There’s a mention of the Spanish king’s hunting trip to Africa, and a quick Google search reveals that it occurred in mid-April 2012. Inclusion of contemporary events, in part, makes this an urgent read. Pound’s famous dictum is “literature is news that stays news.” Énard’s use of the news as larger societal parallel of the narrator’s troubles comes off more natural than opportunistic or forced.

This sense of the story organically unfolding—despite what could have seemed like pedantic appropriation of news and narrator—owes a lot to the author’s genuine talent and skill. “You can’t teach height,” basketball commentators always say. Something similar applies to Énard’s sensibility and instincts:

Cities can be tamed, or rather, they tame us: they us know to behave, they make us lose, little by little, our foreign surface; they tear our outer yokel shell away from us, melt us into themselves, shape us in their image — very quickly, we abandon our way of walking, we stop looking in the air, we no longer hesitate when we enter a subway station, we have the right rhythm, we advance at the right pace, and whether you’re Moroccan, Pakistani, English, German, French, Andalusian, Catalan, or Philippine, in the end Barcelona, London, or Paris train us like dogs. We surprise ourselves one day, waiting at the pedestrian crossing for the signal to walk; we learn the language, the words of the city, its smells, its clamor . . .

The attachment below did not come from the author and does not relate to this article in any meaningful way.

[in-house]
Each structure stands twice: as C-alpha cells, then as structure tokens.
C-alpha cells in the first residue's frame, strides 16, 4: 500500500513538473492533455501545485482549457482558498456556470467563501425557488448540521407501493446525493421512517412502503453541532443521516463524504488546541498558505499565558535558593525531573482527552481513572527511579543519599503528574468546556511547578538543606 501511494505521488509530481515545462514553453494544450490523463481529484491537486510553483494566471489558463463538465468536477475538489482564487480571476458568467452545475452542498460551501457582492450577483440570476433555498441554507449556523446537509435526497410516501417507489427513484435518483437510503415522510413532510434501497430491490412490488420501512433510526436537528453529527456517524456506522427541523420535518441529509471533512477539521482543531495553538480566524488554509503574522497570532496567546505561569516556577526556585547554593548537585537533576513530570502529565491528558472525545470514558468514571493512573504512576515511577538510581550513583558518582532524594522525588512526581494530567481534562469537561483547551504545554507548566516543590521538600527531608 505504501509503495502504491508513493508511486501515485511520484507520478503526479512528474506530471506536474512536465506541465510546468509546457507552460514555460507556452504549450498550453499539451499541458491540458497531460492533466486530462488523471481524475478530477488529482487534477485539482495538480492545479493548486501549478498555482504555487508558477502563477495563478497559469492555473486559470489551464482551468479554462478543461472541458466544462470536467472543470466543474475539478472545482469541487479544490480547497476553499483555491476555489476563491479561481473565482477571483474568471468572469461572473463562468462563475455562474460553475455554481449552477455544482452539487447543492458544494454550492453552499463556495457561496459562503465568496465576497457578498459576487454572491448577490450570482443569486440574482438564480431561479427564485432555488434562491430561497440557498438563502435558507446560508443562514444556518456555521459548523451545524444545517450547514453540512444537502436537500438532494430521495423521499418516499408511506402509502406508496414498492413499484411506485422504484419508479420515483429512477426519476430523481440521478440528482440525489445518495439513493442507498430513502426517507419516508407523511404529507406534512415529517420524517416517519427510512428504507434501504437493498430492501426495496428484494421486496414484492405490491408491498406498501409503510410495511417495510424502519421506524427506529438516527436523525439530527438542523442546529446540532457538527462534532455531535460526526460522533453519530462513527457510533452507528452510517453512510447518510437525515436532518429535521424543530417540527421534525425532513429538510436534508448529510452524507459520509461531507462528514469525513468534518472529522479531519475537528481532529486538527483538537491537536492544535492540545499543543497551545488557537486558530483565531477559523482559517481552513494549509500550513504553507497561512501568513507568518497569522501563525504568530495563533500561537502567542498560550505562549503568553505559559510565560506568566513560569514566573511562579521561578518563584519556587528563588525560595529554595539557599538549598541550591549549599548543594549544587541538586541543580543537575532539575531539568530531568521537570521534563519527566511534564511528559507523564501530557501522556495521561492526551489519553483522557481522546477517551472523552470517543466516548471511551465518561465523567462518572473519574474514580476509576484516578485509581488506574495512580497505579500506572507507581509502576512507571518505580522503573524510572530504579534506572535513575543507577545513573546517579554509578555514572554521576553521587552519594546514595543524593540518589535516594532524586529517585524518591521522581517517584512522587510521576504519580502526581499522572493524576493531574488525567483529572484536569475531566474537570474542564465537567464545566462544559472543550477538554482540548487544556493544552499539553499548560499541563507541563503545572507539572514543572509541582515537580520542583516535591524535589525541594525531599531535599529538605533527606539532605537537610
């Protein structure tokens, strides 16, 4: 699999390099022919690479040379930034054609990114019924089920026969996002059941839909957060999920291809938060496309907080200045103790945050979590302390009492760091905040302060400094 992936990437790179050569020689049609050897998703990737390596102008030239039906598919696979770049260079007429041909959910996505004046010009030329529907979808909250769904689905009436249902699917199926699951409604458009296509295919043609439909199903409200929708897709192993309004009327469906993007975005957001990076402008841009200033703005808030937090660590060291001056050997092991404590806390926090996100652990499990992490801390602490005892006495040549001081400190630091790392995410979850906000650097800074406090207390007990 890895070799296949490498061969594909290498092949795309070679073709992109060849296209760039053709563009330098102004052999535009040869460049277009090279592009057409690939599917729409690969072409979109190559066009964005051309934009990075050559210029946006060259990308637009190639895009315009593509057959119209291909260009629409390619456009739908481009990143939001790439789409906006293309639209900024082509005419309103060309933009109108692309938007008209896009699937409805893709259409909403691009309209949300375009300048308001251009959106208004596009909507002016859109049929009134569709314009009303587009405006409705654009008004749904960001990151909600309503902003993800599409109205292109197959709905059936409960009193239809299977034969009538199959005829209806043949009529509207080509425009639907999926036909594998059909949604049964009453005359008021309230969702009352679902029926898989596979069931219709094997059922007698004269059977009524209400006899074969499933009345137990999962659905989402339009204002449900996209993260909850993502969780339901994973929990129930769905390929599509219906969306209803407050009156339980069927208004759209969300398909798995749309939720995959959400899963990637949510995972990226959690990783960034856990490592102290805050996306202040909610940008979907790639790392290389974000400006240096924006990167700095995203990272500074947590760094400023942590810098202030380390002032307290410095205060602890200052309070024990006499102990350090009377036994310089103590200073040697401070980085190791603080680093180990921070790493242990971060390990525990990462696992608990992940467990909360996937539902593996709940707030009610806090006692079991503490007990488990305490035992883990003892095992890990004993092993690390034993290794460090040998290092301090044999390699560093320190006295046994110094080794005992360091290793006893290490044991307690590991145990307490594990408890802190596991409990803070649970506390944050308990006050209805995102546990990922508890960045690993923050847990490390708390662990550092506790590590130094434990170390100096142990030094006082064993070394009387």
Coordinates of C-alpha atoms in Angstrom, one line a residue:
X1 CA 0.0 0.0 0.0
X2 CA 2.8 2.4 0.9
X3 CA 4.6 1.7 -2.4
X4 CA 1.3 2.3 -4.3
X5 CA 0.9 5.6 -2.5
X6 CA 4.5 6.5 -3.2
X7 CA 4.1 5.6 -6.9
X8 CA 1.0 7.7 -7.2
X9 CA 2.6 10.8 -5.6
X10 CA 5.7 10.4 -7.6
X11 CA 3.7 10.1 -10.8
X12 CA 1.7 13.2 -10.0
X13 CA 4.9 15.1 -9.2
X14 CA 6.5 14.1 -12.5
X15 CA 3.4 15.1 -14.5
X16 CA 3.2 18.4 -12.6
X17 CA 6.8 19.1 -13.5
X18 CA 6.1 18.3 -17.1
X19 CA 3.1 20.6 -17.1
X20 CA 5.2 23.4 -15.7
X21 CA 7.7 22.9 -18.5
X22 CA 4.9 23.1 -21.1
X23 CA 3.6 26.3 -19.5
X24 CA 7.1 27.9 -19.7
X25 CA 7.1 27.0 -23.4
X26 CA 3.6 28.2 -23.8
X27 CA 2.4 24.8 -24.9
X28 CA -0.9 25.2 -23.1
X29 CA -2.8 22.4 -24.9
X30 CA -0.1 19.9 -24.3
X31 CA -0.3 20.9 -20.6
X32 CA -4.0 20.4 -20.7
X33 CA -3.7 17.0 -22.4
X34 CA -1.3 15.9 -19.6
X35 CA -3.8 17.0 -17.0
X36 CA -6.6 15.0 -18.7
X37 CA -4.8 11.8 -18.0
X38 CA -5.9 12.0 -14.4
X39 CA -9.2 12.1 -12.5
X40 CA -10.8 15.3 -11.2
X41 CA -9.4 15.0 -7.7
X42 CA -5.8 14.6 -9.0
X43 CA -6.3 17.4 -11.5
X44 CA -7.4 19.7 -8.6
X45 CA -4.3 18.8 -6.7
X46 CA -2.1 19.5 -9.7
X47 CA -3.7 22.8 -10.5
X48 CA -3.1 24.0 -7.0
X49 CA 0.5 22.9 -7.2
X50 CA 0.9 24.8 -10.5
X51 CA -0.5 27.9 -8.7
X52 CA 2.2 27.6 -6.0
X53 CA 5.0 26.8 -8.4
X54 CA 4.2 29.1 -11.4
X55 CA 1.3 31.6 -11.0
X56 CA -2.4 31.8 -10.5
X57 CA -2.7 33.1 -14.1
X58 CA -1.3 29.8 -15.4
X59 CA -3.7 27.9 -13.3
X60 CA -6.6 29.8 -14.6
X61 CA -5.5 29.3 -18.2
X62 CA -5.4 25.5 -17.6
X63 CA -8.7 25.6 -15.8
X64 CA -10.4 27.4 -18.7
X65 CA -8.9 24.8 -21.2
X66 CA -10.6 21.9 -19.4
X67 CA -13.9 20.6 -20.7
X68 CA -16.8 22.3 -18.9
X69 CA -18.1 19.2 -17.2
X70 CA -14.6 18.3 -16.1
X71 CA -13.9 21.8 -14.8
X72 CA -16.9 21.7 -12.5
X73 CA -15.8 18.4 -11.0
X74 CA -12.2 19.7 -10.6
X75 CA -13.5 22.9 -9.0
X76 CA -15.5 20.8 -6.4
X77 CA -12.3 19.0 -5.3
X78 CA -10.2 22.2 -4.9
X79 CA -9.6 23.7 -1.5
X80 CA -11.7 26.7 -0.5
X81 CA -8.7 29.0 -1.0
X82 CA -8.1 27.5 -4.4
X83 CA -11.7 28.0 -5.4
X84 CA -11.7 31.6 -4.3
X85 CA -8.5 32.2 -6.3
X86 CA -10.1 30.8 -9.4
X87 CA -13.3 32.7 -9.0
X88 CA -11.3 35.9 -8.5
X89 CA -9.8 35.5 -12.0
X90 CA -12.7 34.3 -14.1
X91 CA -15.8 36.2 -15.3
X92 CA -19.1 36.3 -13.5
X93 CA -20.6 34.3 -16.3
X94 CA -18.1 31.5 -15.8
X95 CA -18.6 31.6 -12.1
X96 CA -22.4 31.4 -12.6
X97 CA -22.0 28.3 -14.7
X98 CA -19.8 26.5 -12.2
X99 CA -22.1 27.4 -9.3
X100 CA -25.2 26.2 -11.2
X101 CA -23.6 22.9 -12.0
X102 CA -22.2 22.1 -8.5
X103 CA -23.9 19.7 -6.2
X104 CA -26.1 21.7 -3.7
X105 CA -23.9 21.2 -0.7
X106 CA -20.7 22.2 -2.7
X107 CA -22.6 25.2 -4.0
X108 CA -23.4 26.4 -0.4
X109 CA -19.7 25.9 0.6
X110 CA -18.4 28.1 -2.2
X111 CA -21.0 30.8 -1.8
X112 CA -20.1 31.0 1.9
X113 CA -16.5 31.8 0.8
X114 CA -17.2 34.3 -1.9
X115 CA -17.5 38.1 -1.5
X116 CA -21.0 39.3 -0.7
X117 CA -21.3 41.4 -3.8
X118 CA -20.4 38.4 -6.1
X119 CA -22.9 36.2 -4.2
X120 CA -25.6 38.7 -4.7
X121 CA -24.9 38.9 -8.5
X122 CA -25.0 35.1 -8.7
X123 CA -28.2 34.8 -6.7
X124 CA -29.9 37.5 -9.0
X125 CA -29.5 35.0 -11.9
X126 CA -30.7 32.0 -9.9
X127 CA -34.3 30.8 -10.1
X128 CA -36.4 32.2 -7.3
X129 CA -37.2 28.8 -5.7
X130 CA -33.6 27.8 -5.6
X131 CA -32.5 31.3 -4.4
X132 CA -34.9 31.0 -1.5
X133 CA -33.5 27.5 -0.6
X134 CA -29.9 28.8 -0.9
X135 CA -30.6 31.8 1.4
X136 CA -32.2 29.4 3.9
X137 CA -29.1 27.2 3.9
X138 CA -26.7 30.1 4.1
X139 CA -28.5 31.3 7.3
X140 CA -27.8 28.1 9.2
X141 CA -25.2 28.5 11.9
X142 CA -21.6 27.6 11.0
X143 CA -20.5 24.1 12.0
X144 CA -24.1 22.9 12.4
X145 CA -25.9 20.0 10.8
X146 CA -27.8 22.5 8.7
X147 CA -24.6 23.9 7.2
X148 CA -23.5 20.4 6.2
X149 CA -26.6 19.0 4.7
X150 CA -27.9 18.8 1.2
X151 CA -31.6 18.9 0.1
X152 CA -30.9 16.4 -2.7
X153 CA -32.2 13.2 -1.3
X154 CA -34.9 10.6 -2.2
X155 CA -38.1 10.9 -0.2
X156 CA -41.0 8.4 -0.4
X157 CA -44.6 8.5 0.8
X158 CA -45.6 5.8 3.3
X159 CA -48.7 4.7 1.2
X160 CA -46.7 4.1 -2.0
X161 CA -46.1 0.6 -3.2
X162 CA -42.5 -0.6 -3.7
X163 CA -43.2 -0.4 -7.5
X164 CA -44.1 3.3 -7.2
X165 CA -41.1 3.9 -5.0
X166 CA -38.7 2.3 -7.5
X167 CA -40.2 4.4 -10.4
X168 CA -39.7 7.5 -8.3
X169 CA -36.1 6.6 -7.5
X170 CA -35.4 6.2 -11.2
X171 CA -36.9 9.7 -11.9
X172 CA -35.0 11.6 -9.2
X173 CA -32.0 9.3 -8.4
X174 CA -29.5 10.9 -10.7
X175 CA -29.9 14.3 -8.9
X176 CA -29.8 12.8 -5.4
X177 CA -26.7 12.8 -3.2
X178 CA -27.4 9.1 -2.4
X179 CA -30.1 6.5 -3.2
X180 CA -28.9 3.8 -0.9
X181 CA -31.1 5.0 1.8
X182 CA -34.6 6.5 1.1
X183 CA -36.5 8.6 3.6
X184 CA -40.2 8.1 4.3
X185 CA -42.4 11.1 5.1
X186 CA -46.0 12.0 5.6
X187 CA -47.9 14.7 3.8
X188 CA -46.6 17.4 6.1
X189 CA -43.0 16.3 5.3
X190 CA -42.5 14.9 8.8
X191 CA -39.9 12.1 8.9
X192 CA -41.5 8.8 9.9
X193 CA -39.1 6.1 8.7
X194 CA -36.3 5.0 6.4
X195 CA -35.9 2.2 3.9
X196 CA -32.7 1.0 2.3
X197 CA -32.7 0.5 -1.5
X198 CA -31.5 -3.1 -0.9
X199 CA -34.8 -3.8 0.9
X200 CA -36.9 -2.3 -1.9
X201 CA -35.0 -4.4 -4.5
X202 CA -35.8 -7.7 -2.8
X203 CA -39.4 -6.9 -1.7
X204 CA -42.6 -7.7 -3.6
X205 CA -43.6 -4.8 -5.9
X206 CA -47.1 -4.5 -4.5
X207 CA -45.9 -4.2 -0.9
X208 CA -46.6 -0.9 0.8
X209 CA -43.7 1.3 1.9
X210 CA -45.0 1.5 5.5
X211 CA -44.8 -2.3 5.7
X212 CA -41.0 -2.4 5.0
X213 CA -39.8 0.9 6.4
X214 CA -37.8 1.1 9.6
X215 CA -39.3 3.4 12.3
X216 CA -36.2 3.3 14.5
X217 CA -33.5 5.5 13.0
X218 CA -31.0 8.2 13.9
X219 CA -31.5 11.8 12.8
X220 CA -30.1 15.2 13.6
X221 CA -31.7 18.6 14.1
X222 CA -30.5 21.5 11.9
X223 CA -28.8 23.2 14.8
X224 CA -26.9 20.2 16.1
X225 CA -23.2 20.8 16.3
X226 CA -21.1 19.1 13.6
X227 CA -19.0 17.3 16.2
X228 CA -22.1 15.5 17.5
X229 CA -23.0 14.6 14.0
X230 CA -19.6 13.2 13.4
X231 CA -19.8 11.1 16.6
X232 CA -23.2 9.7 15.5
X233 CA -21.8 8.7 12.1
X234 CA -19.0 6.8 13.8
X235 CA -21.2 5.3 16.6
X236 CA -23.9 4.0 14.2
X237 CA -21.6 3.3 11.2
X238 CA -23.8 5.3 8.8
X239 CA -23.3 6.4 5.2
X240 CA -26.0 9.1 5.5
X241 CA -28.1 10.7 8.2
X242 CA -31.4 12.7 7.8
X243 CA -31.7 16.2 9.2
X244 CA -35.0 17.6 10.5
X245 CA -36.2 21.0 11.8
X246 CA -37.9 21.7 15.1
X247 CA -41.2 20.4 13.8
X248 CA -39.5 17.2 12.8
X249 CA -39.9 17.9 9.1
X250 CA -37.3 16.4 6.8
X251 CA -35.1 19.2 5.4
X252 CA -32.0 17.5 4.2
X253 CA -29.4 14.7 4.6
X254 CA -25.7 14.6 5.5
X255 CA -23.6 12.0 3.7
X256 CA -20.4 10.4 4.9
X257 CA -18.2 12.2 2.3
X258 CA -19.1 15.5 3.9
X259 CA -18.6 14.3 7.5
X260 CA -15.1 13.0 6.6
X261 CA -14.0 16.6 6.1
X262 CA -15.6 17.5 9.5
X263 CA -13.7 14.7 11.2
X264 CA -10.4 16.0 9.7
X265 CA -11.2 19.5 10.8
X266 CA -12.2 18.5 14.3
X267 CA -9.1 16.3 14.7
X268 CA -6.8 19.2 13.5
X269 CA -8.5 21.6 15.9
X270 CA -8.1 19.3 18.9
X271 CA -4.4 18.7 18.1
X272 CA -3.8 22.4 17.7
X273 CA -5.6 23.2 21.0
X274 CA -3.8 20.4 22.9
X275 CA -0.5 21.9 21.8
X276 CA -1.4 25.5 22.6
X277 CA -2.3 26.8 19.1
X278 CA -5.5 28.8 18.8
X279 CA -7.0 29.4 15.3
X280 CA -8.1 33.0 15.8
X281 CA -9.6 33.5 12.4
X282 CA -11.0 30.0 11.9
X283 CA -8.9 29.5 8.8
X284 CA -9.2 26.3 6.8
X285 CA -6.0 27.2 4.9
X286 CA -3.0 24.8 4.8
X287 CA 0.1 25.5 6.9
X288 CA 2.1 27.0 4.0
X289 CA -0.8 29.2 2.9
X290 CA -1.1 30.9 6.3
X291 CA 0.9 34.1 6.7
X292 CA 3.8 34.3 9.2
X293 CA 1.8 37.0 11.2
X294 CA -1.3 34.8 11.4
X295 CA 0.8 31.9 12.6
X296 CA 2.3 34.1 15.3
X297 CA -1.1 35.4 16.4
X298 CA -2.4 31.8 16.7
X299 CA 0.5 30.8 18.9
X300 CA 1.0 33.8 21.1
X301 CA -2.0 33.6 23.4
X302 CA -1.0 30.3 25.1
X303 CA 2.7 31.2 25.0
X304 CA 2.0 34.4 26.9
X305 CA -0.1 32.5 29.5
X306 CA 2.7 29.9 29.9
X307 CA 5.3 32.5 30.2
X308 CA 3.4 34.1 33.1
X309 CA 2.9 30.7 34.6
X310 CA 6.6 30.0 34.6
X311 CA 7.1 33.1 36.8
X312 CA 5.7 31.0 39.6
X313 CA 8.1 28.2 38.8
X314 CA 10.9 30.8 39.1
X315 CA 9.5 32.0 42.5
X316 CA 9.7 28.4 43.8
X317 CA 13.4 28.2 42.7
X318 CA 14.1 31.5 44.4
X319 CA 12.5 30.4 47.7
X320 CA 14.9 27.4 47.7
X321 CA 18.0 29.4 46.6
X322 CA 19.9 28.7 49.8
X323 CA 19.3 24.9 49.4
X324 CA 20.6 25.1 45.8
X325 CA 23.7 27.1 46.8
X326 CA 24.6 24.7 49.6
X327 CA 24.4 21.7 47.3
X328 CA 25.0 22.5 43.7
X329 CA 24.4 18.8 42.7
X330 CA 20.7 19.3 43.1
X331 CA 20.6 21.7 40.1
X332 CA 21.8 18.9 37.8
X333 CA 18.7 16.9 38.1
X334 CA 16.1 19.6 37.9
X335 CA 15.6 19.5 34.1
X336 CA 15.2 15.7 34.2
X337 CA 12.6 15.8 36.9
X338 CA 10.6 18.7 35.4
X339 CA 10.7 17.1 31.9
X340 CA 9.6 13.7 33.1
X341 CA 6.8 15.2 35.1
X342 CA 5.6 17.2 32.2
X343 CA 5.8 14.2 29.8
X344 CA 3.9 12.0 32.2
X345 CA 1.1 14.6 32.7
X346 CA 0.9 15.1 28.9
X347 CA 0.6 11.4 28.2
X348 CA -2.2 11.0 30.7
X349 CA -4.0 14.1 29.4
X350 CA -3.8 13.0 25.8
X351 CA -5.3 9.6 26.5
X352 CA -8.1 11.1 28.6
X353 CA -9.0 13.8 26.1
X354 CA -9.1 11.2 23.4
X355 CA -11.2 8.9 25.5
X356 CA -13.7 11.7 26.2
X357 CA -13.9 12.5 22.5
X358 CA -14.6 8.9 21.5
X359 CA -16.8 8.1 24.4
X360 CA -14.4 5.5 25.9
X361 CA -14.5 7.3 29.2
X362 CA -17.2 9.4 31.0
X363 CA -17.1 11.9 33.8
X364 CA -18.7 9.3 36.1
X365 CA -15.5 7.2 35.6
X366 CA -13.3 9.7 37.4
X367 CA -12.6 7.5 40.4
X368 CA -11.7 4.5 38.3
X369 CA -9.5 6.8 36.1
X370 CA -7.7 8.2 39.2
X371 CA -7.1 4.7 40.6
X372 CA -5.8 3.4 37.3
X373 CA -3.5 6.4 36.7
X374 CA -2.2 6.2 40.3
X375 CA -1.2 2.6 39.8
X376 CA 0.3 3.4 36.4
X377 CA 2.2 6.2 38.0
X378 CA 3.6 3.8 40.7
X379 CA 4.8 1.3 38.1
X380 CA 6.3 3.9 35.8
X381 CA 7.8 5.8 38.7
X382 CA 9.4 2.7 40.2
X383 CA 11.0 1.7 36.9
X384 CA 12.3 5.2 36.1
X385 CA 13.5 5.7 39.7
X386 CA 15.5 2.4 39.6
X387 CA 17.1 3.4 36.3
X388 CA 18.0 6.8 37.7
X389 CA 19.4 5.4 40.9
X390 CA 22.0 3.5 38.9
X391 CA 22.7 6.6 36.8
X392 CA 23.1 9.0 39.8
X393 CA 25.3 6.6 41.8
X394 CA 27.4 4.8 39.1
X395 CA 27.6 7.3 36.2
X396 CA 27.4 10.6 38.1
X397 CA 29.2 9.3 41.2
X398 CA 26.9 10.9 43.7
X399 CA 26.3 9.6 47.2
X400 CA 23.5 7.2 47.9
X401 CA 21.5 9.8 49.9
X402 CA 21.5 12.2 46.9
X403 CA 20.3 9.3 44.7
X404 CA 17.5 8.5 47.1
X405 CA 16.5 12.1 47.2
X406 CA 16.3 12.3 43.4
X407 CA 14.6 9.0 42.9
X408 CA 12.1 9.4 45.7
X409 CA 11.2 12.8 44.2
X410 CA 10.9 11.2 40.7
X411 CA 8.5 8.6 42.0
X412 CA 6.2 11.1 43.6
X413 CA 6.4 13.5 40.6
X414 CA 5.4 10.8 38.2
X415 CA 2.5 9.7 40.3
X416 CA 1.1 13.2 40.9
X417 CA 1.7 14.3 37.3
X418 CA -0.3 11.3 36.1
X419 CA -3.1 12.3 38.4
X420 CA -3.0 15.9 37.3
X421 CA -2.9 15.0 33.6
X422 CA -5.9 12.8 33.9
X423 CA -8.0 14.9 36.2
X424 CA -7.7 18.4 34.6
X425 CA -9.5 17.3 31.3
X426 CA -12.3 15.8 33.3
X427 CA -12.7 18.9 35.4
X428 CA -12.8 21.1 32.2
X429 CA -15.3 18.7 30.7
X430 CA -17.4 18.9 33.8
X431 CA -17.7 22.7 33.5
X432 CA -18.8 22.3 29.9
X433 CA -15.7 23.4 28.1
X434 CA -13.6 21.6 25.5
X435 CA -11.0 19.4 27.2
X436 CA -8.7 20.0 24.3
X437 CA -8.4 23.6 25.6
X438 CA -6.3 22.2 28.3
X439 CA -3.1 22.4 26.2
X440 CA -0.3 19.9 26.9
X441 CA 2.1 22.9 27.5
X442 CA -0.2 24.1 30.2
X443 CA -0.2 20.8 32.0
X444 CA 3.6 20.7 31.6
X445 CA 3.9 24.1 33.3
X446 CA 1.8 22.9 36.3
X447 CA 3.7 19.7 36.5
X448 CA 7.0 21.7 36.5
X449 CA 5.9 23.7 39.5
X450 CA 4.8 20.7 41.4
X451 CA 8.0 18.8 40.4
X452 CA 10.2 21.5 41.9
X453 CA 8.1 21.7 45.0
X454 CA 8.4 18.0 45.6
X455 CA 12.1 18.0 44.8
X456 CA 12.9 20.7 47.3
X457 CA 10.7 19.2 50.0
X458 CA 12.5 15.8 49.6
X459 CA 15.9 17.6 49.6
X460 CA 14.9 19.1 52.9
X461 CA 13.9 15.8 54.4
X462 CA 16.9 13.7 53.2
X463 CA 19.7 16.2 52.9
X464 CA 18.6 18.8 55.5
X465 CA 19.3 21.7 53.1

Lakhadar testifies that he’s more than a Moroccan, a Frenchman, a Spaniard, a Muslim. Énard, similarly, is more than a French male writer teaching Arabic in Spain. He’s a writer whose literary identity and spirit seem unbounded. Deep knowledge of the past and presentiments of the future inform his perspectives and insights into the present. With Street of Thieves, he’s written an accessible novel of ideas and politics, propelled by longing for love and freedom. Taken together with Zone, it’s clear I’ll read everything Énard writes from now on: his language jumps across and down the page, he doesn’t fear engaging with complicated ideas, and he manages to animate living, breathing characters who savor the complexities and ambiguities, the beauties and horrors, of life.


Lee Klein has two books out this year, Thanks and Sorry and Good Luck: Rejection Letters from the Eyeshot Outbox and The Shimmering Go-Between: A Novel.

First published in 3:AM Magazine: Monday, December 8th, 2014.